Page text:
Barbara Lippert’s Critique

This year,EDS opted out of the Super Bowl ad lineup, and I missed its high-concept use of strange critters in giant production numbers. The previous two years, the Plano, Texas-based company killed in the Surreal Action With Animals category, first with its “herding cats” extravaganza, then with the now-classic “running of the squirrels” in Pamplona.

There was a message about staying nimble in business, of course, and the spots certainly raised awareness for the little-known company in a smart and entertaining way. But the big complaint among effectiveness mavens was that they still had no idea what the hell the company did. Well, be careful what you wish for.

Those criticisms are addressed in EDS’ new campaign, which broke during the Olympics. This second stage moves from building brand awareness to offering more specific, detailed business solutions in four separate spots. The subjects covered are mighty deadly—information-technology outsourcing, hosting, security and privacy, and customer relationship and management solutions. (See why they needed cat-herding? You’re asleep already.) But given those topics, these spots are downright hilarious—they’ll definitely reach the few thousand high-level execs who are the targets, and they will effortlessly position the company globally.

The spot called “Wiggins” really cracks me up, largely because the acting is so spare in the opening. Two very proper Brits are in an elevator, one telling the other that “the entire hosting department quit—they hit the lottery. $2.3 million each.” That is, everybody except Wiggins, who gets to stay and run things. The elevator opens to a wild bash, suggesting dot-com euphoria circa 1999, and two particularly blissed-out employees wheel Wiggins into the elevator: He’s bound up in a chair, his mouth taped over, and has pencils in his ears. “Hello, Wiggins,” the Brits say. Wiggins is able to wiggle his ears, moving the pencils, which is quite a trick. Obviously, the fossilized Wiggins won’t be able to run the place.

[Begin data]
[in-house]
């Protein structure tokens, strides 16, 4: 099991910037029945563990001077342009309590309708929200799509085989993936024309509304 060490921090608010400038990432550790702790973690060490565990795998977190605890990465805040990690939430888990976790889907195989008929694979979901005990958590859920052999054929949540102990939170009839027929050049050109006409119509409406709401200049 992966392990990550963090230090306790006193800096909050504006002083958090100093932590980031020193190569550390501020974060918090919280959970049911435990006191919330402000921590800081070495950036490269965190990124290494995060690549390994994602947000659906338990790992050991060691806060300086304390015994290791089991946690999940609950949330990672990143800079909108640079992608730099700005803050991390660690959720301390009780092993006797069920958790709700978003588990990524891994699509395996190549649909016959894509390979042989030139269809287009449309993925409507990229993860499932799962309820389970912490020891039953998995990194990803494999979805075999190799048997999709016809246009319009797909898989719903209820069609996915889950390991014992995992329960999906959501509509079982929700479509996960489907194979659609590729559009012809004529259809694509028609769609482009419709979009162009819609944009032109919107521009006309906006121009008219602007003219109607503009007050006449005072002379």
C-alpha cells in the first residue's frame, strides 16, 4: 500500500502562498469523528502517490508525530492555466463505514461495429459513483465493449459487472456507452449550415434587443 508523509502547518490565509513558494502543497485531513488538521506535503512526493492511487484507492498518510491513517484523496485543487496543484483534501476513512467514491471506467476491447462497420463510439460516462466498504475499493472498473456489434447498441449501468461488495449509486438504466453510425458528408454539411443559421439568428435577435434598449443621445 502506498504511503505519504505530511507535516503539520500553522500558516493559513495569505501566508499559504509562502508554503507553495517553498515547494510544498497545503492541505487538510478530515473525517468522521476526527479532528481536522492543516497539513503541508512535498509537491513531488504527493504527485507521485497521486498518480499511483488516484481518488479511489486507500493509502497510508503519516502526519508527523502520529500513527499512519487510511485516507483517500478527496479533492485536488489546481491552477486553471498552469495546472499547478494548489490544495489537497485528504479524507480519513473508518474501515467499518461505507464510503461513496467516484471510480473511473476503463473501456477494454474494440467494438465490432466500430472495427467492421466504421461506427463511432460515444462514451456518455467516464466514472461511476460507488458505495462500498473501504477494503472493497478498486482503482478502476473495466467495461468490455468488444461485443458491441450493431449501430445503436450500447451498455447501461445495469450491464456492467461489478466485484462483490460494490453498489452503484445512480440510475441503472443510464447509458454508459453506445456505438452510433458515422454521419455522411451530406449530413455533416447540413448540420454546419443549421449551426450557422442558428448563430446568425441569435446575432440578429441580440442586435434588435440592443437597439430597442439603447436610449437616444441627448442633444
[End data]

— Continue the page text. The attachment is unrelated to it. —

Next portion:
“Manhattan” is a reach—humor in a parallel universe—except that something just like it apparently happened at Enron. Two hapless guys are chasing down anyone they can find—tourists, cabbies, sanitation guys—with, “I’ll pay you $100 for 15 minutes’ work!” The volunteers are hustled into an office building. (The offer sure beats getting approached by the free shampoo guy with the rolling sink.)

Cut to the clients arriving, asking, “So the IT department is fully staffed?” The guy nods yes, opening the door to a room full of colorful street people—a guy in a giant chicken suit jamming up the copier, for example. “Need a real IT solution?” the announcer asks.

“Paris,” set in that grand city, features a voiceover with a Pepe Le Pew-like Franglais accent and actually includes a mime. Our hero, an apparently lovesick man, wanders dejected from cafe to park to bridge. “Looking beck,” he says, “zere were so many things I could have done differently.” He stares at a nude sculpture and a couple kissing. “What hurts so much is that you found someone else so quickly.” He finally looks at a photo: It’s a picture of him surrounded by three smiling Japanese guys in hard hats. “How well are you taking care of your customers?” a female voiceover asks.

“Suki,” promoting security, is the most dramatic and serious of all the spots. And the most persuasive. A firewall breach is a major threat to any business, but rather than the enemy being an evil axis of hackers—which would lend a paranoid and hysterical tone to the spots—it’s a cute little girl.

The spots make otherwise arcane technological messages delightful. Or, as one of the squirrels put it in an earlier spot, “They look harmless, but they sneak up on you real fast.”

Whoever thought that hosting and implementation could be so much fun?